there are some less dull and tiresome.”
“How can you be dull at a ball?”
“Why should not I be dull at a ball?”
Kitty perceived that Anna knew what answer would follow.
“Because you always look nicer than anyone.”
Anna had the faculty of blushing.
She blushed a little, and said:
“In the first place it’s
never so; and secondly, if it were, what difference
would it make to me?”
“Are you coming to this ball?” asked Kitty.
“I imagine it won’t be
possible to avoid going. Here, take it,”
she said to Tanya, who was pulling the loosely-fitting
ring off her white, slender-tipped finger.
“I shall be so glad if you go.
I should so like to see you at a ball.”
“Anyway, if I do go, I shall
comfort myself with the thought that it’s a
pleasure to you…Grisha, don’t pull my hair.
It’s untidy enough without that,” she
said, putting up a straying lock, which Grisha had
been playing with.
“I imagine you at the ball in lilac.”
“And why in lilac precisely?”
asked Anna, smiling. “Now, children, run
along, run along. Do you hear? Miss Hoole
is calling you to tea,” she said, tearing the
children from her, and sending them off to the dining
“I know why you press me to
come to the ball. You expect a great deal of
this ball, and you want everyone to be there to take
part in it.”
“How do you know? Yes.”
“Oh! what a happy time you are
at,” pursued Anna. “I remember,
and I know that blue haze like the mist on the mountains
in Switzerland. That mist which covers everything
in that blissful time when childhood is just ending,
and out of that vast circle, happy and gay, there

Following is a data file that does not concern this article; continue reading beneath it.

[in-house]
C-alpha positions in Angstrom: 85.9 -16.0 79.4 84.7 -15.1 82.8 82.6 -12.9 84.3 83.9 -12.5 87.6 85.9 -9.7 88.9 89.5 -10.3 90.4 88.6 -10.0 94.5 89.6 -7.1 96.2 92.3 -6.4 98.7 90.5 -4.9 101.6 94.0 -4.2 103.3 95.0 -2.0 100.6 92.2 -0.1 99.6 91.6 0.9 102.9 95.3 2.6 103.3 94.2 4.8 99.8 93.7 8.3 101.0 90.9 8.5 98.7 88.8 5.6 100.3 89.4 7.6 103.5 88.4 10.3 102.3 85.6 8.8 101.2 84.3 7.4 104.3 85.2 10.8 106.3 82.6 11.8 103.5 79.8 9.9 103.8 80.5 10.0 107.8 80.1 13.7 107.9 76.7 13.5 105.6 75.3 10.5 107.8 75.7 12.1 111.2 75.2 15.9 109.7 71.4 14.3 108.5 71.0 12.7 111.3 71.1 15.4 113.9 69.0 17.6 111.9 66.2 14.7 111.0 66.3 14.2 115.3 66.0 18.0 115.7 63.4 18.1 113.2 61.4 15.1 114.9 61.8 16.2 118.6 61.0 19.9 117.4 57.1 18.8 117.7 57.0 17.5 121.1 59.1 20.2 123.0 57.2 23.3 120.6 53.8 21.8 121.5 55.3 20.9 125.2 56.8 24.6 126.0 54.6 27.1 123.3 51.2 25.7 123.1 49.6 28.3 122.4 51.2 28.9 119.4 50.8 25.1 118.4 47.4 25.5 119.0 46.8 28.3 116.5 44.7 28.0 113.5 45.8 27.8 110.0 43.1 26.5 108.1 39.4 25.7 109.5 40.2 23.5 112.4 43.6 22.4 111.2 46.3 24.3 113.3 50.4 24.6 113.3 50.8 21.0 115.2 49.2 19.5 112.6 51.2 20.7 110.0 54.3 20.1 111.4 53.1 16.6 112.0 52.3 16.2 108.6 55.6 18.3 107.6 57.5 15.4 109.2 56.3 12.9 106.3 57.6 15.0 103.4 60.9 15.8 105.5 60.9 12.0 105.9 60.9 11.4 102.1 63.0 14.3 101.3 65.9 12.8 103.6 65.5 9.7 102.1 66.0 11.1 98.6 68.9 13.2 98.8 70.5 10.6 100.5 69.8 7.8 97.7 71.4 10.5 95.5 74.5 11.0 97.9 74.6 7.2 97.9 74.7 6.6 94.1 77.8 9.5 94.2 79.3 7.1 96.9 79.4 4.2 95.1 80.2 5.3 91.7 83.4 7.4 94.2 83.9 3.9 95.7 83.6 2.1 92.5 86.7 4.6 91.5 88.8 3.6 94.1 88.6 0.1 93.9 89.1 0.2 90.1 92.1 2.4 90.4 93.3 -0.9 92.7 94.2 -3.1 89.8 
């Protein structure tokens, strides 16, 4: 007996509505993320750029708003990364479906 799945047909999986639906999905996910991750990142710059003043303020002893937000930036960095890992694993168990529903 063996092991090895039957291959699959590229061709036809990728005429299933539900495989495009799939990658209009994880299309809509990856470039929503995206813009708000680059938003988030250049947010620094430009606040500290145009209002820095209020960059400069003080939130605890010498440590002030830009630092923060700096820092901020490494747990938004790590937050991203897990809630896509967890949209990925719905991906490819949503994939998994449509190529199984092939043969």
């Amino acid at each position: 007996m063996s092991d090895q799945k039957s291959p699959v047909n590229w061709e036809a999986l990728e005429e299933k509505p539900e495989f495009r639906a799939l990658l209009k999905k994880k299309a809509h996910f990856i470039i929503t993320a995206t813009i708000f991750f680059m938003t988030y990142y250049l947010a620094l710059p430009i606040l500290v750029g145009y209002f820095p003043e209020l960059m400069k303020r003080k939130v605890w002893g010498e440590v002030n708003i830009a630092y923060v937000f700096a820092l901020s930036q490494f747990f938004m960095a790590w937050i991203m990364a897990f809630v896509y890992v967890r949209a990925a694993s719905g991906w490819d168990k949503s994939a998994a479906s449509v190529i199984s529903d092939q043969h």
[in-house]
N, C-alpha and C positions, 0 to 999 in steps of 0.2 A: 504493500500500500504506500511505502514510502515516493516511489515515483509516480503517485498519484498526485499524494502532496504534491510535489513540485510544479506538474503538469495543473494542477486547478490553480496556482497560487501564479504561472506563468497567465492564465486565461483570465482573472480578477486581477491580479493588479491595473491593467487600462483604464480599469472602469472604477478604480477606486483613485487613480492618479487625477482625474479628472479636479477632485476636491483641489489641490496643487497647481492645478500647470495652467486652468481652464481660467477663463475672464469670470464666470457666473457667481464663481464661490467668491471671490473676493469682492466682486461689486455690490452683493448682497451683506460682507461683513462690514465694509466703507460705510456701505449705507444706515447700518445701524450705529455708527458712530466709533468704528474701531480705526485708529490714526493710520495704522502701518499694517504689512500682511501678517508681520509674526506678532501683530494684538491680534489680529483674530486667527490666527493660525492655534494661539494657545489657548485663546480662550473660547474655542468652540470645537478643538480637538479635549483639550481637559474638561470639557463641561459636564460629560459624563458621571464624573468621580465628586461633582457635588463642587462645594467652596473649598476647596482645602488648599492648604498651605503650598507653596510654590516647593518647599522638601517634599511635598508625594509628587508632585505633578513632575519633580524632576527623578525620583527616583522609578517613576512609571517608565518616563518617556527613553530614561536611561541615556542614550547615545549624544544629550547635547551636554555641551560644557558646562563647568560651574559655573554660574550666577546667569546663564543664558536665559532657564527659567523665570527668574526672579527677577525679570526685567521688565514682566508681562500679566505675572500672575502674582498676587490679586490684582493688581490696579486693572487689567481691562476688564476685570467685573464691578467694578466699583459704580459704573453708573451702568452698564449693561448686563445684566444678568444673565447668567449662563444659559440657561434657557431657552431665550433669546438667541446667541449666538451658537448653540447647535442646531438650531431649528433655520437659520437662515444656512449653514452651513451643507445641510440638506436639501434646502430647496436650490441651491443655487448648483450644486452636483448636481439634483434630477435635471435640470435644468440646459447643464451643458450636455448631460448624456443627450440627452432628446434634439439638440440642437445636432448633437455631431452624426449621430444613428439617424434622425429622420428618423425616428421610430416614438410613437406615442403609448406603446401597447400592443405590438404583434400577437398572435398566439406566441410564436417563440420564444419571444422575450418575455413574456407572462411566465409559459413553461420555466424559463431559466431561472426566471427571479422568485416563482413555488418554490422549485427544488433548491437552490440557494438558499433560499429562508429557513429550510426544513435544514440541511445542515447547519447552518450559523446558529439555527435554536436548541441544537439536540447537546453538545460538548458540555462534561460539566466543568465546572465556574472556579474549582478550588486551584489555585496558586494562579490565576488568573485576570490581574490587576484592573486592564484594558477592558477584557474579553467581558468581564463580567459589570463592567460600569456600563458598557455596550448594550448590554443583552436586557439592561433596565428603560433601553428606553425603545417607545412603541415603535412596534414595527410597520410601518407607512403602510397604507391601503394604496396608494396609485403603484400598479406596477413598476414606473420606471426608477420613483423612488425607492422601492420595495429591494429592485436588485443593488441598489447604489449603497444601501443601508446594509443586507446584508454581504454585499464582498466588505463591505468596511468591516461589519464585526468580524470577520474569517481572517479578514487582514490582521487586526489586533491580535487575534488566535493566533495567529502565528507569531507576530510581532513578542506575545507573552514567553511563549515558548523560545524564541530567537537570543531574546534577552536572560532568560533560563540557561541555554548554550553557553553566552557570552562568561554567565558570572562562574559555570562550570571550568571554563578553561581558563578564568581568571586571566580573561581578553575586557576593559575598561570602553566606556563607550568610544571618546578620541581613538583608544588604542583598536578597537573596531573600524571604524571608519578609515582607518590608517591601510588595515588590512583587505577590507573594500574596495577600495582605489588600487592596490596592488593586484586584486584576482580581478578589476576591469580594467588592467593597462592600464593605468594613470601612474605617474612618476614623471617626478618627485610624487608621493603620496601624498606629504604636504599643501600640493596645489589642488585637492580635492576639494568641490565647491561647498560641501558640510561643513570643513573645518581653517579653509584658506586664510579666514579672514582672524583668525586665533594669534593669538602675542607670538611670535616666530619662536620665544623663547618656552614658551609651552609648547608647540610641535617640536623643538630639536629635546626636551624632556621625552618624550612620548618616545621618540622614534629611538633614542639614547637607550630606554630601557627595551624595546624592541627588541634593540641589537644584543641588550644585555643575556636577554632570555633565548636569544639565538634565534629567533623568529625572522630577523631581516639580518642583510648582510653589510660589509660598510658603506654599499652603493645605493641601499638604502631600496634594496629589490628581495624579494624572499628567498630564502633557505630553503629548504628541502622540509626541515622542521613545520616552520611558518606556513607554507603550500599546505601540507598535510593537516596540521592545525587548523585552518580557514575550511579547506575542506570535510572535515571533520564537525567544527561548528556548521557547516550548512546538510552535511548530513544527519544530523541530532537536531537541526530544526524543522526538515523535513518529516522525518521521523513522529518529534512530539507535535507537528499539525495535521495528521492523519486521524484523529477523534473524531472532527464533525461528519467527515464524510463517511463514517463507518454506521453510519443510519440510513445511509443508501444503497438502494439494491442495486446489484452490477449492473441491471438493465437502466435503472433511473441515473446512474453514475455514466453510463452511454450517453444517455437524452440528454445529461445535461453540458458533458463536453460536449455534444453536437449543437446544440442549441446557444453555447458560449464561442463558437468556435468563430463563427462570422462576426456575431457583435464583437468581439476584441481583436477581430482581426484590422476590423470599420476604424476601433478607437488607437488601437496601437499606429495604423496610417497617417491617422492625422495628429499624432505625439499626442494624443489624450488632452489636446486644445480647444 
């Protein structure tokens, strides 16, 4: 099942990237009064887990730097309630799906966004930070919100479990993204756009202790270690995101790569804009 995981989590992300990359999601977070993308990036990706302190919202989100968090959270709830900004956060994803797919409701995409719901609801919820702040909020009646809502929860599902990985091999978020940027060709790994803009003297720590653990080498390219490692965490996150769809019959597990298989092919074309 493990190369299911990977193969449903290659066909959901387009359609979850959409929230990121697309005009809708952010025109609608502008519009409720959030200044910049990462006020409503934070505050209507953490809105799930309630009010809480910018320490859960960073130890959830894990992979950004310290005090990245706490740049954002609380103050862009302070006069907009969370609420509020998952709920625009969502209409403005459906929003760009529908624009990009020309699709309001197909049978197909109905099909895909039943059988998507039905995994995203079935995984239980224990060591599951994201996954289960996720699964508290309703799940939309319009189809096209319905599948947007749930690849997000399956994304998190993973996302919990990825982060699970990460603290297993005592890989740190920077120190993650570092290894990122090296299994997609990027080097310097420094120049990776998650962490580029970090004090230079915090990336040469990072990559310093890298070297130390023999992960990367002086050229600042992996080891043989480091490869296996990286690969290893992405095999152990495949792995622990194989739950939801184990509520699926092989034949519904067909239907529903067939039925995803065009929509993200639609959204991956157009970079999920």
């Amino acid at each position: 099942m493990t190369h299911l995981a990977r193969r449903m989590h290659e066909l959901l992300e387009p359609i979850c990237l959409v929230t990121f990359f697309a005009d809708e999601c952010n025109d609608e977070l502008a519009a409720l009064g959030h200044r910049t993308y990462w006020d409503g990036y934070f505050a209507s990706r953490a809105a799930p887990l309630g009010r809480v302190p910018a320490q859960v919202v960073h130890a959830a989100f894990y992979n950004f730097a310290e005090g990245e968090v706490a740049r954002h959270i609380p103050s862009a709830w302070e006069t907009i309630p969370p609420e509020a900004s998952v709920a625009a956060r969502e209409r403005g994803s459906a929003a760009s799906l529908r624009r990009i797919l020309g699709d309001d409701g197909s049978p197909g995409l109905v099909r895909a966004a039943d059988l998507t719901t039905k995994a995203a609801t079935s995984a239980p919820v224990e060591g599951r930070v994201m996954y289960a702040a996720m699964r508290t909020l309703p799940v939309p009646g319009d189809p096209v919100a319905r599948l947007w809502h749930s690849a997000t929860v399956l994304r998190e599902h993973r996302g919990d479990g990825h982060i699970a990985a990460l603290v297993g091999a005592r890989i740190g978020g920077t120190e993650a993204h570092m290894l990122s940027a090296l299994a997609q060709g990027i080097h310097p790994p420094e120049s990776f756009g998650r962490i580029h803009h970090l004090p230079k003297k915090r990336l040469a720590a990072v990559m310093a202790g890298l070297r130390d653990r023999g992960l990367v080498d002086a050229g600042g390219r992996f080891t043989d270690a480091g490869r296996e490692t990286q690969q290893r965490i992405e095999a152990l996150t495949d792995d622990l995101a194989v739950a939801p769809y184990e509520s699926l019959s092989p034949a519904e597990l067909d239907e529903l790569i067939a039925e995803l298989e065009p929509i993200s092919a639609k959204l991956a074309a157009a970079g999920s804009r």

is a path growing narrower and narrower, and it is
delightful and alarming to enter the ballroom, bright
and splendid as it is…. Who has not been through
Kitty smiled without speaking.
“But how did she go through it? How I
should like to know all her love story!” thought
Kitty, recalling the unromantic appearance of Alexey
Alexandrovitch, her husband.
“I know something. Stiva
told me, and I congratulate you. I liked him
so much,” Anna continued. “I met
Vronsky at the railway station.”
“Oh, was he there?” asked
Kitty, blushing. “What was it Stiva told
“Stiva gossiped about it all.
And I should be so glad…I traveled yesterday with
Vronsky’s mother,” she went on; “and
his mother talked without a pause of him, he’s
her favorite. I know mothers are partial, but…”
“What did his mother tell you?”
“Oh, a great deal! And
I know that he’s her favorite; still one can
see how chivalrous he is…. Well, for instance,
she told me that he had wanted to give up all his
property to his brother, that he had done something
extraordinary when he was quite a child, saved a woman
out of the water. He’s a hero, in fact,”
said Anna, smiling and recollecting the two hundred
roubles he had given at the station.
But she did not tell Kitty about the
two hundred roubles. For some reason it was
disagreeable to her to think of it. She felt
that there was something that had to do with her in
it, and something that ought not to have been.
“She pressed me very much to
go and see her,” Anna went on; “and I
shall be glad to go to see her tomorrow. Stiva
is staying a long while in Dolly’s room, thank
God,” Anna added, changing the subject, and
getting up, Kitty fancied, displeased with something.
“No, I’m first!
No, I!” screamed the children, who had finished
tea, running up to their Aunt Anna.
“All together,” said Anna,
and she ran laughing to meet them, and embraced and
swung round all the throng of swarming children, shrieking